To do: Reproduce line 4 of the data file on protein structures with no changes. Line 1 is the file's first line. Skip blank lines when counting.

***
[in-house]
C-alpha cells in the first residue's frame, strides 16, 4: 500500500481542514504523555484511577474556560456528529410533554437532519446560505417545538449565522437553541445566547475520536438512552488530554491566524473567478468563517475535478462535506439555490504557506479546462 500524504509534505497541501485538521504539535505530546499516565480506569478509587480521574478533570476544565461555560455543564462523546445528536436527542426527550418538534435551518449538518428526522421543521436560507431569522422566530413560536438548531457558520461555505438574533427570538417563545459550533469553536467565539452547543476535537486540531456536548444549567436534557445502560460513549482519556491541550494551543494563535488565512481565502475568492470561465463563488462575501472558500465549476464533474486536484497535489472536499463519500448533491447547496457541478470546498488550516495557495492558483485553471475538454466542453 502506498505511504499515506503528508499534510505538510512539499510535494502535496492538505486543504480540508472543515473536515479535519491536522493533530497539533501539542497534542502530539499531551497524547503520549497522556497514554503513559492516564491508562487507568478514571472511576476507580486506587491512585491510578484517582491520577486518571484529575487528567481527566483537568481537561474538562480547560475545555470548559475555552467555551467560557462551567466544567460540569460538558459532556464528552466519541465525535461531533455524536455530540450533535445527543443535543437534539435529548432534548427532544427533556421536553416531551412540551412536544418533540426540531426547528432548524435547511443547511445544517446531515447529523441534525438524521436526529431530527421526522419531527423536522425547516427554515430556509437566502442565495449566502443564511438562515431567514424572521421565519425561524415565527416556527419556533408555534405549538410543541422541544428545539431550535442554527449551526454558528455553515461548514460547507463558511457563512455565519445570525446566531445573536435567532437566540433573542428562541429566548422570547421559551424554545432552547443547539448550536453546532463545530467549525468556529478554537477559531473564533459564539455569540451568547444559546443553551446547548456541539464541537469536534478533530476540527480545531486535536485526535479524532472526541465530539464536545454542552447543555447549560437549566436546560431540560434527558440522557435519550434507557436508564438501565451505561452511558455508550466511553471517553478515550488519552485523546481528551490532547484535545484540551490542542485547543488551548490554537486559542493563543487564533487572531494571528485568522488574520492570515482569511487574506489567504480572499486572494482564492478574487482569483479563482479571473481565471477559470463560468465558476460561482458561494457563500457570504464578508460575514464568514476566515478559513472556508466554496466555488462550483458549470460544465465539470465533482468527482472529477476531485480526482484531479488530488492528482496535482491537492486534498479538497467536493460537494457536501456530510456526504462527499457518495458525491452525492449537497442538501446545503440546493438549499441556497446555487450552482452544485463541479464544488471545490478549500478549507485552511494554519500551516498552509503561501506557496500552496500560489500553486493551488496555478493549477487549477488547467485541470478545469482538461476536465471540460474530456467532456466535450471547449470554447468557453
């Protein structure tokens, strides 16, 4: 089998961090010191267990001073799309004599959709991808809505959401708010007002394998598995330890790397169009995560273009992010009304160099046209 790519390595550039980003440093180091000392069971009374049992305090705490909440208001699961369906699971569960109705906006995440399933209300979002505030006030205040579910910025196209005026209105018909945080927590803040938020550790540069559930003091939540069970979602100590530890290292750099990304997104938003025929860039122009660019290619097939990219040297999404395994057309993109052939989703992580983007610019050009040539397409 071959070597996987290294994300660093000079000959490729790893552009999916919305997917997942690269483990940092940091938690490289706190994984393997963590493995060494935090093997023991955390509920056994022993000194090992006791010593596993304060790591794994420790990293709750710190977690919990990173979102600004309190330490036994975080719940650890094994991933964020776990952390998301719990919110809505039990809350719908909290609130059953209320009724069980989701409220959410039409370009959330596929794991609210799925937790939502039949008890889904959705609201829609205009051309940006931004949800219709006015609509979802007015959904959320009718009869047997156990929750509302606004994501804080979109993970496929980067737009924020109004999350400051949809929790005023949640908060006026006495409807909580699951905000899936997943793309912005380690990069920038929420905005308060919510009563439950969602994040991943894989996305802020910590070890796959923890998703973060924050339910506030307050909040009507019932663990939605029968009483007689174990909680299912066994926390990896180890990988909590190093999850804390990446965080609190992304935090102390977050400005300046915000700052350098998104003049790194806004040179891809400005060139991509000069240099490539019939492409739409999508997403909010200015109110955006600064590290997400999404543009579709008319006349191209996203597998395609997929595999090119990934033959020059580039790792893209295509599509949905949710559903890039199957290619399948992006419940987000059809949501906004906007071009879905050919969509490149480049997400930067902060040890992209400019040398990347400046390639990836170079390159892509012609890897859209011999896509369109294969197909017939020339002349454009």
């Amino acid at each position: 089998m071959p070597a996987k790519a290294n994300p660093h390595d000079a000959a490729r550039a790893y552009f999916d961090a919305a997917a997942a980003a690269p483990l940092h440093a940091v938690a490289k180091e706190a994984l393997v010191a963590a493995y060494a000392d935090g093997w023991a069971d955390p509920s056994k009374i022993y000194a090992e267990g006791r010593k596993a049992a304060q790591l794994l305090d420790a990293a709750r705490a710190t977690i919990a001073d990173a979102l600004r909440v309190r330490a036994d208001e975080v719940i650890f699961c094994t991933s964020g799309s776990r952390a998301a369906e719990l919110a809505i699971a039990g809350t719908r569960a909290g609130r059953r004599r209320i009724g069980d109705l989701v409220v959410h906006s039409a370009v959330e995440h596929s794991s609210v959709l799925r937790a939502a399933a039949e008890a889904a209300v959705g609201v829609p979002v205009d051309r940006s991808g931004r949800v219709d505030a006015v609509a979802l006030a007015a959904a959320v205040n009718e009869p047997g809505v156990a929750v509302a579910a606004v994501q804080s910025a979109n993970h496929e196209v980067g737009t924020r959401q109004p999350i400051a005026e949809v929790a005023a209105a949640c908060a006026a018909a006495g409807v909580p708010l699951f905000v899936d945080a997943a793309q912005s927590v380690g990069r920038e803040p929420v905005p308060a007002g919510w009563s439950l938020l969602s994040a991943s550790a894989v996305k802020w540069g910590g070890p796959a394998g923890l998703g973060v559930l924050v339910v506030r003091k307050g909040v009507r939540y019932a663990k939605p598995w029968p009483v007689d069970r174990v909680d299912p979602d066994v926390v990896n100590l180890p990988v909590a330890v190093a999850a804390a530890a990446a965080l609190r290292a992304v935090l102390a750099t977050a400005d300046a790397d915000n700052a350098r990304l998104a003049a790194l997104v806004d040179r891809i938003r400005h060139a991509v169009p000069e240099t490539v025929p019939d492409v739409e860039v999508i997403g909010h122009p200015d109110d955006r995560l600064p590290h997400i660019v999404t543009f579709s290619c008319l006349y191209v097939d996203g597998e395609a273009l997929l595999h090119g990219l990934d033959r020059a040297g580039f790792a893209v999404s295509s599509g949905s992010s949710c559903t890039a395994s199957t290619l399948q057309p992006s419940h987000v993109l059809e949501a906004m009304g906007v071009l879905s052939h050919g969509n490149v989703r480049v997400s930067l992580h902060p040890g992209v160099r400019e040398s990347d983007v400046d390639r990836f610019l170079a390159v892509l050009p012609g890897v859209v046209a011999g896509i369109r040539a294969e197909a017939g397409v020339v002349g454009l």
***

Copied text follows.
């Amino acid at each position: 089998m071959p070597a996987k790519a290294n994300p660093h390595d000079a000959a490729r550039a790893y552009f999916d961090a919305a997917a997942a980003a690269p483990l940092h440093a940091v938690a490289k180091e706190a994984l393997v010191a963590a493995y060494a000392d935090g093997w023991a069971d955390p509920s056994k009374i022993y000194a090992e267990g006791r010593k596993a049992a304060q790591l794994l305090d420790a990293a709750r705490a710190t977690i919990a001073d990173a979102l600004r909440v309190r330490a036994d208001e975080v719940i650890f699961c094994t991933s964020g799309s776990r952390a998301a369906e719990l919110a809505i699971a039990g809350t719908r569960a909290g609130r059953r004599r209320i009724g069980d109705l989701v409220v959410h906006s039409a370009v959330e995440h596929s794991s609210v959709l799925r937790a939502a399933a039949e008890a889904a209300v959705g609201v829609p979002v205009d051309r940006s991808g931004r949800v219709d505030a006015v609509a979802l006030a007015a959904a959320v205040n009718e009869p047997g809505v156990a929750v509302a579910a606004v994501q804080s910025a979109n993970h496929e196209v980067g737009t924020r959401q109004p999350i400051a005026e949809v929790a005023a209105a949640c908060a006026a018909a006495g409807v909580p708010l699951f905000v899936d945080a997943a793309q912005s927590v380690g990069r920038e803040p929420v905005p308060a007002g919510w009563s439950l938020l969602s994040a991943s550790a894989v996305k802020w540069g910590g070890p796959a394998g923890l998703g973060v559930l924050v339910v506030r003091k307050g909040v009507r939540y019932a663990k939605p598995w029968p009483v007689d069970r174990v909680d299912p979602d066994v926390v990896n100590l180890p990988v909590a330890v190093a999850a804390a530890a990446a965080l609190r290292a992304v935090l102390a750099t977050a400005d300046a790397d915000n700052a350098r990304l998104a003049a790194l997104v806004d040179r891809i938003r400005h060139a991509v169009p000069e240099t490539v025929p019939d492409v739409e860039v999508i997403g909010h122009p200015d109110d955006r995560l600064p590290h997400i660019v999404t543009f579709s290619c008319l006349y191209v097939d996203g597998e395609a273009l997929l595999h090119g990219l990934d033959r020059a040297g580039f790792a893209v999404s295509s599509g949905s992010s949710c559903t890039a395994s199957t290619l399948q057309p992006s419940h987000v993109l059809e949501a906004m009304g906007v071009l879905s052939h050919g969509n490149v989703r480049v997400s930067l992580h902060p040890g992209v160099r400019e040398s990347d983007v400046d390639r990836f610019l170079a390159v892509l050009p012609g890897v859209v046209a011999g896509i369109r040539a294969e197909a017939g397409v020339v002349g454009l």